Use this URL to cite or link to this record in EThOS: http://ethos.bl.uk/OrderDetails.do?uin=uk.bl.ethos.707431
Title: Individual and group characteristics and their economic implications
Author: Sofianos, Andis
ISNI:       0000 0004 6062 0965
Awarding Body: University of Warwick
Current Institution: University of Warwick
Date of Award: 2016
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Abstract:
This thesis is a collection of studies about the link between individual and group characteristics and economic outcomes. The firstt chapter investigates the link between declared trusting attitudes and trust choices in an infinitely repeated trust game after controlling for subjective beliefs. It is found that intrinsic trust influences the probability of trusting in a trust game. Moreover, intrinsic trust seems to operate through the fact that more trusting individuals are more likely to forgive or offer the bene t of doubt to others and show trust even after a disappointing outcome. The effect of intrinsic trust appears to be independent of the formation of beliefs. The second chapter studies personality trait variation and its implications on society's welfare. Personality is taken to be a type of skill that can be better understood if considered as a distribution rather than a single point. The ABM simulation results reported show that population personality compositions are adaptive on the task (job) distribution. Further simulation results depict the importance for appropriate education to cater for the jobs in the economy. Finally, simulations indicate that precise job match screening is beneficial not only for society's welfare but also for subjective well-being. The third chapter is concerned with how intelligence affects the social outcomes of groups. A systematic study of the link is provided in an experiment where two groups of subjects with different levels of intelligence, but otherwise similar, play a repeated prisoner's dilemma. Initial cooperation rates are similar, but increase in the groups with higher intelligence to reach almost full cooperation, while they decline in the groups with lower intelligence. Cooperation of higher intelligence subjects is payoff sensitive and not automatic: in a treatment with lower continuation probability there is no difference between different intelligence groups.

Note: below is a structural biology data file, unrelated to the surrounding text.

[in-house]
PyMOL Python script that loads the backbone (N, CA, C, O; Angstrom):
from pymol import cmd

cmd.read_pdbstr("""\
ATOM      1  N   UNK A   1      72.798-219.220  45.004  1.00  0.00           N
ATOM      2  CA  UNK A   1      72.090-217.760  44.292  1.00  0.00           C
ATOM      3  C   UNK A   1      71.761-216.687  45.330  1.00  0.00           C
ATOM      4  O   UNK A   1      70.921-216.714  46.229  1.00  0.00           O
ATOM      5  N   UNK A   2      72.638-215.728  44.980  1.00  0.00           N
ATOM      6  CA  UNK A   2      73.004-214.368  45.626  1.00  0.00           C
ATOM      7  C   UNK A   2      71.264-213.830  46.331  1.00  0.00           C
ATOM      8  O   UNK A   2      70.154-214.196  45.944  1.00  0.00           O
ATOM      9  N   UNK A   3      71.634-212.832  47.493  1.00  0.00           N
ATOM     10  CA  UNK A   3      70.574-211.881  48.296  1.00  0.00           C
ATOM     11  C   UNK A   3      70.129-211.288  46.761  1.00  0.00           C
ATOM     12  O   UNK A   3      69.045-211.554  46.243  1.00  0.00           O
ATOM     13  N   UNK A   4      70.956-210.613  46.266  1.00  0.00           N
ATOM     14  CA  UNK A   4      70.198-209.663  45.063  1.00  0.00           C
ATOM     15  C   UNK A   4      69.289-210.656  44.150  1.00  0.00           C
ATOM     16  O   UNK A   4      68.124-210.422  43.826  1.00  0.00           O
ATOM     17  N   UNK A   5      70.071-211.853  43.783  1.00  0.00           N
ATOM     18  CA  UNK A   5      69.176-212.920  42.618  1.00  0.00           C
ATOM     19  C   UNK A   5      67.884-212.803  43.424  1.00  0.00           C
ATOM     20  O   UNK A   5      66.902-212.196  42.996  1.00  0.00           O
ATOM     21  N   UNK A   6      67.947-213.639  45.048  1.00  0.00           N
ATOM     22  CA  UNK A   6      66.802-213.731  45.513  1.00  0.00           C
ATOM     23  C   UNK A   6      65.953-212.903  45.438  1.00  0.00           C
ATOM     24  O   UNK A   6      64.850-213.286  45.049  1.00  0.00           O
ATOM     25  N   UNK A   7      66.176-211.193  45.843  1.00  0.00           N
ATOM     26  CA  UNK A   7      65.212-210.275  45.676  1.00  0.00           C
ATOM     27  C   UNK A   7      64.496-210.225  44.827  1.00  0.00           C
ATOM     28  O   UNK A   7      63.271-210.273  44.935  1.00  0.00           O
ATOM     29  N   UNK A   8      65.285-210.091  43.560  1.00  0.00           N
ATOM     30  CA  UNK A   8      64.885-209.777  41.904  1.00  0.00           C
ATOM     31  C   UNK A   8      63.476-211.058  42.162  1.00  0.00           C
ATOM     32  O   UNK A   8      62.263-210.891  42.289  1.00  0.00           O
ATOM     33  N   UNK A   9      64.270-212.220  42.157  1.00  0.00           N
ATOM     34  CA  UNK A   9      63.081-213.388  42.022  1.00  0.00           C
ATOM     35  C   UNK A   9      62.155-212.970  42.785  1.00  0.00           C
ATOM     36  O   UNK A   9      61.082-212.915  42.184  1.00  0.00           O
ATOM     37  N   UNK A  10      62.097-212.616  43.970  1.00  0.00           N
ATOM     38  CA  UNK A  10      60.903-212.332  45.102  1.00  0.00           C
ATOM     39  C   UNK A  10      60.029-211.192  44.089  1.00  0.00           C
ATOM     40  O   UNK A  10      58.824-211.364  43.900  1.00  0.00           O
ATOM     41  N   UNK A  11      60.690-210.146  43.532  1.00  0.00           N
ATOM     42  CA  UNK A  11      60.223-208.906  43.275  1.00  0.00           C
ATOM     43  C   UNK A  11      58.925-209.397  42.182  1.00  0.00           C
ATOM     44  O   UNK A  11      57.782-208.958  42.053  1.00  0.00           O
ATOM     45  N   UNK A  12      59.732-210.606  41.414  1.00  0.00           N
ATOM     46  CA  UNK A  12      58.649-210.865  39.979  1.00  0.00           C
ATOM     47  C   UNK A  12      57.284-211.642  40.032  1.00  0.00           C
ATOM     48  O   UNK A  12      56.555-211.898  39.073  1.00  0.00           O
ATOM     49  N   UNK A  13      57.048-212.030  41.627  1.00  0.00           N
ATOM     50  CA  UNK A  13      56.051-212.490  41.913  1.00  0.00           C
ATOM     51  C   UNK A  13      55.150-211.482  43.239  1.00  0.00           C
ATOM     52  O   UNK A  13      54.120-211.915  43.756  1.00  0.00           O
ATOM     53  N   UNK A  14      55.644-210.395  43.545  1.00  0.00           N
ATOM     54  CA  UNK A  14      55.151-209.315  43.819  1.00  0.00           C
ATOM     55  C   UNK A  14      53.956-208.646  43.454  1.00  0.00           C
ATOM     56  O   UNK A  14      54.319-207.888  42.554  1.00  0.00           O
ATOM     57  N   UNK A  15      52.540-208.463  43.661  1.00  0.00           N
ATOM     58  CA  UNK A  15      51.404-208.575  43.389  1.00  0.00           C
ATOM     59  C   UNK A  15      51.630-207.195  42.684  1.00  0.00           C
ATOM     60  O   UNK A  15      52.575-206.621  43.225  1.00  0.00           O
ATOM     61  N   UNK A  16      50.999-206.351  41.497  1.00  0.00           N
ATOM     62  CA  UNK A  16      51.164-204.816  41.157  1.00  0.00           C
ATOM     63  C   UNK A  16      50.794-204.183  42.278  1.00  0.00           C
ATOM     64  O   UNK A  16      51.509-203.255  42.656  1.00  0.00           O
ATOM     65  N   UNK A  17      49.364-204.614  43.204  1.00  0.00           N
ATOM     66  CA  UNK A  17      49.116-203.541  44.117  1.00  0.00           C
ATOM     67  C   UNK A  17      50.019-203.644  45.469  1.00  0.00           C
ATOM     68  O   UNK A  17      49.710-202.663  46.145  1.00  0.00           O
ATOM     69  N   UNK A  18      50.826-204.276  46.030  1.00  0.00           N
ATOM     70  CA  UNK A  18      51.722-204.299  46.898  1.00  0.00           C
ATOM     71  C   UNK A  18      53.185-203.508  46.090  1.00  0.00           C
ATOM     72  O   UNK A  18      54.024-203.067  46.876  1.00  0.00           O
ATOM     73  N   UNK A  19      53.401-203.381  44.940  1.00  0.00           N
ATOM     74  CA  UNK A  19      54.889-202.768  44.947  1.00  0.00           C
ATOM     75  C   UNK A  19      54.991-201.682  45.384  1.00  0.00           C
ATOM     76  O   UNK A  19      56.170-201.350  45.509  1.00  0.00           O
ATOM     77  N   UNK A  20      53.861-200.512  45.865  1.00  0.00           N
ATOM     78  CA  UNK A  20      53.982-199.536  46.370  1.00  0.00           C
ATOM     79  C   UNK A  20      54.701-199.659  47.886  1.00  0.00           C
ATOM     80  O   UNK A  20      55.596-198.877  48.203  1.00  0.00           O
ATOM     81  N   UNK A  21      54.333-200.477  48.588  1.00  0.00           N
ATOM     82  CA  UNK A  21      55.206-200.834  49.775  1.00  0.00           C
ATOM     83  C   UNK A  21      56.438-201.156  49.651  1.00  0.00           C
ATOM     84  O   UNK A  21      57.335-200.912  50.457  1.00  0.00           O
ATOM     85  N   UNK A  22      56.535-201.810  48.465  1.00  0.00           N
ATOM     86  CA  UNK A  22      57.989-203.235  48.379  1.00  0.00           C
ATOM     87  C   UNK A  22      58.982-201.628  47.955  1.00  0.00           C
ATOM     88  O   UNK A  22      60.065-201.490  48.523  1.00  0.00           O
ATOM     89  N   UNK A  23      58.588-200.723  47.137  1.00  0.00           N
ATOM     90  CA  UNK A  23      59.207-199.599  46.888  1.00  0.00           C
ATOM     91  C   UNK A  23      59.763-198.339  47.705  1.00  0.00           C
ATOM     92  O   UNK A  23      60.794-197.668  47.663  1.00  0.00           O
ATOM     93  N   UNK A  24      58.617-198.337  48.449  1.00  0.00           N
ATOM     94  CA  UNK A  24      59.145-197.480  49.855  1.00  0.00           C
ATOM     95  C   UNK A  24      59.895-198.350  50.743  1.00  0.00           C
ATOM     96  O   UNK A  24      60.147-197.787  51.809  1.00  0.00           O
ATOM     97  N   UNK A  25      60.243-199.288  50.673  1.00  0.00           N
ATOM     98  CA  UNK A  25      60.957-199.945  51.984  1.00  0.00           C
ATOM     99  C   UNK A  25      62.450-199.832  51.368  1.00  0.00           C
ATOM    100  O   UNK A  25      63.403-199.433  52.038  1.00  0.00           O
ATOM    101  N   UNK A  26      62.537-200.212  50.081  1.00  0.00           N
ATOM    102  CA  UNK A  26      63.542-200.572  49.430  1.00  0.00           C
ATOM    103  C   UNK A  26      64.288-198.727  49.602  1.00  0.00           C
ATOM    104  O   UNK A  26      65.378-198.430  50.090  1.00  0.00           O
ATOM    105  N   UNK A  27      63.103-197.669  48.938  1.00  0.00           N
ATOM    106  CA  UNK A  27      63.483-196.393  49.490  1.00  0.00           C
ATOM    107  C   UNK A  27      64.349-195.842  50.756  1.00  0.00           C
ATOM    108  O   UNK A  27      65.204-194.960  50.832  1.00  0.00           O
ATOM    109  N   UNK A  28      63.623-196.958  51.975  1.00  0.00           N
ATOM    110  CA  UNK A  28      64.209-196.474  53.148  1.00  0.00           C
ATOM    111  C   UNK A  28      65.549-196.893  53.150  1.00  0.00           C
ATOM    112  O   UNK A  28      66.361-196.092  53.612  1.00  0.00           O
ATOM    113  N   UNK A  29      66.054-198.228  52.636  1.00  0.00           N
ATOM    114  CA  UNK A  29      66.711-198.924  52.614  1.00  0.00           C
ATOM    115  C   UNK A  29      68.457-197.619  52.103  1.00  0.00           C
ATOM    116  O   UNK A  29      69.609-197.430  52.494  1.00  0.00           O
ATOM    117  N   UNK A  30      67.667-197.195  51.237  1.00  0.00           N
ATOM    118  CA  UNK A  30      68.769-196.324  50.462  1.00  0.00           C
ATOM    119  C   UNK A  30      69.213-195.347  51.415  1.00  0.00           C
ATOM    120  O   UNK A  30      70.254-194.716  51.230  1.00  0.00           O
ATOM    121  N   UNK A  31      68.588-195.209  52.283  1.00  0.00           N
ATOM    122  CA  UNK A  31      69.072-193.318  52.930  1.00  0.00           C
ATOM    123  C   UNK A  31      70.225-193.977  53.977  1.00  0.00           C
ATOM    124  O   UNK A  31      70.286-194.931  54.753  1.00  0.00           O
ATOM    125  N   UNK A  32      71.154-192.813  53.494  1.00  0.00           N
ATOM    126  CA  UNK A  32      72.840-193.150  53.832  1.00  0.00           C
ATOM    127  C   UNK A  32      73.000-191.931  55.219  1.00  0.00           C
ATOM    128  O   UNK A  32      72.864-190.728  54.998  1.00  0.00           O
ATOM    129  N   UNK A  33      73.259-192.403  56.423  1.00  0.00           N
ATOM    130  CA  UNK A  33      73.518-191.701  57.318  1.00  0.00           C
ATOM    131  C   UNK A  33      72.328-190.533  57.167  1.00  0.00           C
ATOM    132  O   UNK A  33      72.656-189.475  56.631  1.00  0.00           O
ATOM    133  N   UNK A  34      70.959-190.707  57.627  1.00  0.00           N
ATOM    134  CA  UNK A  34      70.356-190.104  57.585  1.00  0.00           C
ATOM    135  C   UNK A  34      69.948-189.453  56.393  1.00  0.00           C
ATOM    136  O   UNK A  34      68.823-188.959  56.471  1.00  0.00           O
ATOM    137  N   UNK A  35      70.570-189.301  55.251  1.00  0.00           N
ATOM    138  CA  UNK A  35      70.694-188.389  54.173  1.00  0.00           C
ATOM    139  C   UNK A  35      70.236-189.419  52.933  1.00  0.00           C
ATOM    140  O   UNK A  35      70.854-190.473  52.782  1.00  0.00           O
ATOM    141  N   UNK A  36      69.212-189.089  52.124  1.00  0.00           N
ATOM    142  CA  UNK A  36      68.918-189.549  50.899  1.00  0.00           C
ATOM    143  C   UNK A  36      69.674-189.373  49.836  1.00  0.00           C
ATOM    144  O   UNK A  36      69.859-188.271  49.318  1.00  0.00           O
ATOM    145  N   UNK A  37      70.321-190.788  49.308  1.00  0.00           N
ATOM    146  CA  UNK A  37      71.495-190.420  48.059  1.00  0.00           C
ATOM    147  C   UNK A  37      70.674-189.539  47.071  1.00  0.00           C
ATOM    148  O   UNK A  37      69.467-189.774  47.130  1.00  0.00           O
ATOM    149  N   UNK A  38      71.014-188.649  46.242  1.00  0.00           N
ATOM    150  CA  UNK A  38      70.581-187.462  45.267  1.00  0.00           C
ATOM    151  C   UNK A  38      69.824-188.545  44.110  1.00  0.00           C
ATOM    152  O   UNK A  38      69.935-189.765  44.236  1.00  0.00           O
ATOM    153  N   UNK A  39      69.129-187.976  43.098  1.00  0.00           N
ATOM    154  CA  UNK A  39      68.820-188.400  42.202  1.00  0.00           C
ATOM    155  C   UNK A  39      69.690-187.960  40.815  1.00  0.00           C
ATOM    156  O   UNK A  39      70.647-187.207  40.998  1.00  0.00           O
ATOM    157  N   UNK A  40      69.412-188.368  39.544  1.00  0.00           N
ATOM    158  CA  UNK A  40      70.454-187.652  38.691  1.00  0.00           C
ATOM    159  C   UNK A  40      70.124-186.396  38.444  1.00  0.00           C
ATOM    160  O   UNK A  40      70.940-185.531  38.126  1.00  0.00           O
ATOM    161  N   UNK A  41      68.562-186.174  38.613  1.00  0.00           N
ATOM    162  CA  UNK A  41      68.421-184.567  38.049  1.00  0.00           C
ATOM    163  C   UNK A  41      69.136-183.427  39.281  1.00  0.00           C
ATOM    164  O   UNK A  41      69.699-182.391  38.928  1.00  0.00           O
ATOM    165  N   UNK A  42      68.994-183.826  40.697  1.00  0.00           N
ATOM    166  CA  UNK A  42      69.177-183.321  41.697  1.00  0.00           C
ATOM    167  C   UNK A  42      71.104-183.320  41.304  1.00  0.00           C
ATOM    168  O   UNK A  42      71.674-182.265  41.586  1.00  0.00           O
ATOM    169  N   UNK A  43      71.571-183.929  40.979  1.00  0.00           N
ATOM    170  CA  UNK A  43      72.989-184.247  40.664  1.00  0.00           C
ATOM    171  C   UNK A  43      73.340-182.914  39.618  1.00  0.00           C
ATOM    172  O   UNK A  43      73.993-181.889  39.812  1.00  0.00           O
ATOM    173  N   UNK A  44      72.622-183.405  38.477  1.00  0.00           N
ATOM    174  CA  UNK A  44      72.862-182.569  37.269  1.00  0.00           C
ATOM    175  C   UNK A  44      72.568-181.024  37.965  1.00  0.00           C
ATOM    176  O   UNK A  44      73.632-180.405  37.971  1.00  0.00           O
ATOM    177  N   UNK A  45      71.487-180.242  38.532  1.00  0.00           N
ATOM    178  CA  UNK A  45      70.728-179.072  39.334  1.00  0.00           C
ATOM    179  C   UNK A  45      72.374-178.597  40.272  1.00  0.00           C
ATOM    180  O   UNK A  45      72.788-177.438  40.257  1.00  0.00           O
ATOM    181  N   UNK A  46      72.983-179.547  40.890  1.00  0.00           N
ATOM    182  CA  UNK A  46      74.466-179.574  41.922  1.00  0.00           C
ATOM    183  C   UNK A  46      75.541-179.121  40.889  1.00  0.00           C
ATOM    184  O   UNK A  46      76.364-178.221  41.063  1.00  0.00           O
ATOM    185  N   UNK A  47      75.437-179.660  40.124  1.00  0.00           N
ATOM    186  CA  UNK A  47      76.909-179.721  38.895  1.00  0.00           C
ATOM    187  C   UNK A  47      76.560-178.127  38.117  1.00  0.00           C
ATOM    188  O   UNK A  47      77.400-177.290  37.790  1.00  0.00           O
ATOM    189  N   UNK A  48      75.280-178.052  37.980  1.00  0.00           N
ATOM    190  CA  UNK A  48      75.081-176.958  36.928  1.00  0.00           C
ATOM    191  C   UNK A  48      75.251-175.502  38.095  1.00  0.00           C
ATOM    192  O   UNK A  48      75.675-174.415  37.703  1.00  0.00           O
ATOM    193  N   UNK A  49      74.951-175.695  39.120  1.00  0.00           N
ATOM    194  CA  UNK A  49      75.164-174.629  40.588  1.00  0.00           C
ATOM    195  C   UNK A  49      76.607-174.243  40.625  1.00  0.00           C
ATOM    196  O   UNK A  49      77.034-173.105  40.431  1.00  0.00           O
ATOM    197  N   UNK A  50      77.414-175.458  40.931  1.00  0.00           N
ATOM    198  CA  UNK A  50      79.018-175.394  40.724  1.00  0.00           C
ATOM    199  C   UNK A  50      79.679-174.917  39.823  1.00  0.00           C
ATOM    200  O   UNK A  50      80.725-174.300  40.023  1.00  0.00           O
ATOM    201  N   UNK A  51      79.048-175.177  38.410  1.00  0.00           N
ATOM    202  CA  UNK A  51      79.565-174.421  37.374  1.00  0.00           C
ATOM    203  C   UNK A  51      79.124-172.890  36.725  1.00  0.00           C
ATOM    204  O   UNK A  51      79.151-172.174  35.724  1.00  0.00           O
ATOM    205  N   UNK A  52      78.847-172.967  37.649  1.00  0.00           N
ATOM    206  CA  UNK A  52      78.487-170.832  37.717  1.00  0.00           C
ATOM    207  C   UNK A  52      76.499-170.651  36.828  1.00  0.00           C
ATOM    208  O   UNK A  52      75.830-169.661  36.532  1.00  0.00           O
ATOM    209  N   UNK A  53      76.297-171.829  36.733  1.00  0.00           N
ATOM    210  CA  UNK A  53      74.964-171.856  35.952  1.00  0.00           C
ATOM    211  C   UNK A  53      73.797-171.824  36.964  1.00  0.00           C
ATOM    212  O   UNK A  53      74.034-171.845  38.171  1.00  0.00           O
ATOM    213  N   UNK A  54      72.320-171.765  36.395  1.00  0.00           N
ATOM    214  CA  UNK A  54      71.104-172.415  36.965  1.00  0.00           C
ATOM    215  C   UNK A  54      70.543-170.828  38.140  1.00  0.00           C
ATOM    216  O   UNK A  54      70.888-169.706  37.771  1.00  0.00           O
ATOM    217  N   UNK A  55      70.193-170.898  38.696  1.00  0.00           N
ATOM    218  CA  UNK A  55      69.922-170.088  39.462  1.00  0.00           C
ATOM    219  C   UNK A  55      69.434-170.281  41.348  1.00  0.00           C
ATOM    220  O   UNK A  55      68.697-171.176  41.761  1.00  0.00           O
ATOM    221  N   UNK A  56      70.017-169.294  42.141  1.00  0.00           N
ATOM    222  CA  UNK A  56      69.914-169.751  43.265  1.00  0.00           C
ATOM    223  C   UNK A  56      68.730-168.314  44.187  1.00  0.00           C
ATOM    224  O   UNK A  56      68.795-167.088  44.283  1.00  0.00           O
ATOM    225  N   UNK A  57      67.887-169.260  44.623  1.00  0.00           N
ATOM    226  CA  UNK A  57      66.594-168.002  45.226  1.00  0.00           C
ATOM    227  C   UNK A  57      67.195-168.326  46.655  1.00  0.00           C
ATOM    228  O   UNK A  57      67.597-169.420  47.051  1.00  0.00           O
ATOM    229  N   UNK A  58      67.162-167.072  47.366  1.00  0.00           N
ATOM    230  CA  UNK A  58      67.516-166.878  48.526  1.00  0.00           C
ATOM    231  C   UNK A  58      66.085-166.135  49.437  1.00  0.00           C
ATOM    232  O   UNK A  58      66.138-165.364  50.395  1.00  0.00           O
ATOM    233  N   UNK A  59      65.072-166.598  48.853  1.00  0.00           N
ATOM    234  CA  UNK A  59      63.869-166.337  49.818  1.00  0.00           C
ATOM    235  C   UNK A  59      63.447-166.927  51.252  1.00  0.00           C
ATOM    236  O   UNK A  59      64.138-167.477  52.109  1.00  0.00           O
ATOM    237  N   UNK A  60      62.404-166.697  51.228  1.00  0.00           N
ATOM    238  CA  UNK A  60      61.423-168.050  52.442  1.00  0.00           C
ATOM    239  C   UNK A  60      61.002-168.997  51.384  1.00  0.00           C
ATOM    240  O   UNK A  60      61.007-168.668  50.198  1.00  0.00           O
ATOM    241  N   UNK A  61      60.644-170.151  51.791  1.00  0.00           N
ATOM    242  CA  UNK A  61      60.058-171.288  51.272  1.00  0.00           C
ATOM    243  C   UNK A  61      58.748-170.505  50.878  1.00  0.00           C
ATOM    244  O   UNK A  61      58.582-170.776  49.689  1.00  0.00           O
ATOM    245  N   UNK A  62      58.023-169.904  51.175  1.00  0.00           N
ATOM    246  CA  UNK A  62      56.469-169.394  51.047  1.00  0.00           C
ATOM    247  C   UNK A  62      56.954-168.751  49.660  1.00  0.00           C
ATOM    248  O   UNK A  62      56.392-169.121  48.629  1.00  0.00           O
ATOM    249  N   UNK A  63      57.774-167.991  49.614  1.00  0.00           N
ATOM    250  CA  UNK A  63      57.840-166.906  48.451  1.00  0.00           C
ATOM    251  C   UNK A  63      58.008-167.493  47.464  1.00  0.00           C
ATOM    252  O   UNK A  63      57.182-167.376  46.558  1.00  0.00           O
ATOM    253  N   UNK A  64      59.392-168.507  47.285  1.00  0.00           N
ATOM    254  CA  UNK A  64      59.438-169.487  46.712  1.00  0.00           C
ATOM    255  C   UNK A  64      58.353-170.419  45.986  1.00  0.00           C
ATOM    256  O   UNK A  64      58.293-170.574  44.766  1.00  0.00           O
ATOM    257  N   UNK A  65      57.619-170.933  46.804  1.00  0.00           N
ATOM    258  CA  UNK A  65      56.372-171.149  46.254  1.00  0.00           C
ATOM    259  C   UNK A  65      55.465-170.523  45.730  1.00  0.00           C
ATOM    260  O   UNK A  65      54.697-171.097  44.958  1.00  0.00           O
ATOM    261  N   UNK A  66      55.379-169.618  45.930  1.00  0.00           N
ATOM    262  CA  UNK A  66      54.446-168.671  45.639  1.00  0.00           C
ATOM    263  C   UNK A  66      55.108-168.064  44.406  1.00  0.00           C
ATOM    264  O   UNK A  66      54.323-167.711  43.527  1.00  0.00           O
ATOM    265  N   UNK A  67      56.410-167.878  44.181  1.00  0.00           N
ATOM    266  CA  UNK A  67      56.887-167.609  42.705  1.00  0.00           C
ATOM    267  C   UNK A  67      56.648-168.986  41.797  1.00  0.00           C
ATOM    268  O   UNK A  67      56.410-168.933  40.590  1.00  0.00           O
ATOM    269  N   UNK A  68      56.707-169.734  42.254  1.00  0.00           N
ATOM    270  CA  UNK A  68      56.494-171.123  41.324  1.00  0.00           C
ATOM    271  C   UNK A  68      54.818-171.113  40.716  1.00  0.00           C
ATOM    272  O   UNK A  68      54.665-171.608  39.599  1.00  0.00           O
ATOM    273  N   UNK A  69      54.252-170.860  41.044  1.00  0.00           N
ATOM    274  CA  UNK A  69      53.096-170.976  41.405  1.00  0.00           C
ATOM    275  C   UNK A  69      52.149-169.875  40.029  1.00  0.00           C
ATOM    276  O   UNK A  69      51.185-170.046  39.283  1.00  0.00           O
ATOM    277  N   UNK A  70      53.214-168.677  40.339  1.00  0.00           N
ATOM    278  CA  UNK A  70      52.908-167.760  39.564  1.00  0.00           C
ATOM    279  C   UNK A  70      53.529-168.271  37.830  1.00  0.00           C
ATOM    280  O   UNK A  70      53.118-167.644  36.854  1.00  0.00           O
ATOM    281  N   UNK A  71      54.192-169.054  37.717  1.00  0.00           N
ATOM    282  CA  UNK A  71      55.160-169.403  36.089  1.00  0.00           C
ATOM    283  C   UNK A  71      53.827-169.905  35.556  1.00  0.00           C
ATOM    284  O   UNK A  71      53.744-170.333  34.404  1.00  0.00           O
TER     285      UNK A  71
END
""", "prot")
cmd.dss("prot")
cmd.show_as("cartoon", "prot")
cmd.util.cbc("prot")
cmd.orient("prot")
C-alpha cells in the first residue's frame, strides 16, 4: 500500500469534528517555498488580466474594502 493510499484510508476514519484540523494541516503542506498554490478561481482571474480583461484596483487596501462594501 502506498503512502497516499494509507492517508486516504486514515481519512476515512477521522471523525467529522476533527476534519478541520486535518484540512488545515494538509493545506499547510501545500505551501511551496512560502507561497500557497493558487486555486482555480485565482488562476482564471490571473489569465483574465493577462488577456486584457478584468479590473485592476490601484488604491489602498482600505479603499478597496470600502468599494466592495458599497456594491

Supervisor: Not available Sponsor: Economic and Social Research Council
Qualification Name: Thesis (Ph.D.) Qualification Level: Doctoral
EThOS ID: uk.bl.ethos.707431  DOI: Not available
Keywords: HB Economic Theory
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